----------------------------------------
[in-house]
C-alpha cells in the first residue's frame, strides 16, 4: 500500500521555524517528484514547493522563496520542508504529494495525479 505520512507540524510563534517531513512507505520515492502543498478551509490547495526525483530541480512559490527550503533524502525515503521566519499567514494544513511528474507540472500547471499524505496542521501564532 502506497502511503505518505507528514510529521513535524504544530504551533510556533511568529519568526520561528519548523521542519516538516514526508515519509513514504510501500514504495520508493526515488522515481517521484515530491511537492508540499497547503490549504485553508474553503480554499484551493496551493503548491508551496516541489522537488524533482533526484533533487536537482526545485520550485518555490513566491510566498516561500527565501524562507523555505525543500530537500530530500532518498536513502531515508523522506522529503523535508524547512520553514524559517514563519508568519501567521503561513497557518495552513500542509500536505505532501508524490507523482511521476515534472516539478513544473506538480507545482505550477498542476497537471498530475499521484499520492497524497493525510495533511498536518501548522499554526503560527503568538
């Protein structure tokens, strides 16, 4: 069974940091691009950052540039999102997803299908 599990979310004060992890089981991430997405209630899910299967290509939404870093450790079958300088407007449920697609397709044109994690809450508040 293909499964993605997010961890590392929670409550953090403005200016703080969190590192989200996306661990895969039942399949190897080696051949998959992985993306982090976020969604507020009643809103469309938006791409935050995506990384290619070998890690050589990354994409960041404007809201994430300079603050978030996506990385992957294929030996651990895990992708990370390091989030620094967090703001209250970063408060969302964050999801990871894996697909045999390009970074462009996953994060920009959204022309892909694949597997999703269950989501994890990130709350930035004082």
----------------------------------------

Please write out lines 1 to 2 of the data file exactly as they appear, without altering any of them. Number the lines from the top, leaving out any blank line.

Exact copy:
[in-house]
C-alpha cells in the first residue's frame, strides 16, 4: 500500500521555524517528484514547493522563496520542508504529494495525479 505520512507540524510563534517531513512507505520515492502543498478551509490547495526525483530541480512559490527550503533524502525515503521566519499567514494544513511528474507540472500547471499524505496542521501564532 502506497502511503505518505507528514510529521513535524504544530504551533510556533511568529519568526520561528519548523521542519516538516514526508515519509513514504510501500514504495520508493526515488522515481517521484515530491511537492508540499497547503490549504485553508474553503480554499484551493496551493503548491508551496516541489522537488524533482533526484533533487536537482526545485520550485518555490513566491510566498516561500527565501524562507523555505525543500530537500530530500532518498536513502531515508523522506522529503523535508524547512520553514524559517514563519508568519501567521503561513497557518495552513500542509500536505505532501508524490507523482511521476515534472516539478513544473506538480507545482505550477498542476497537471498530475499521484499520492497524497493525510495533511498536518501548522499554526503560527503568538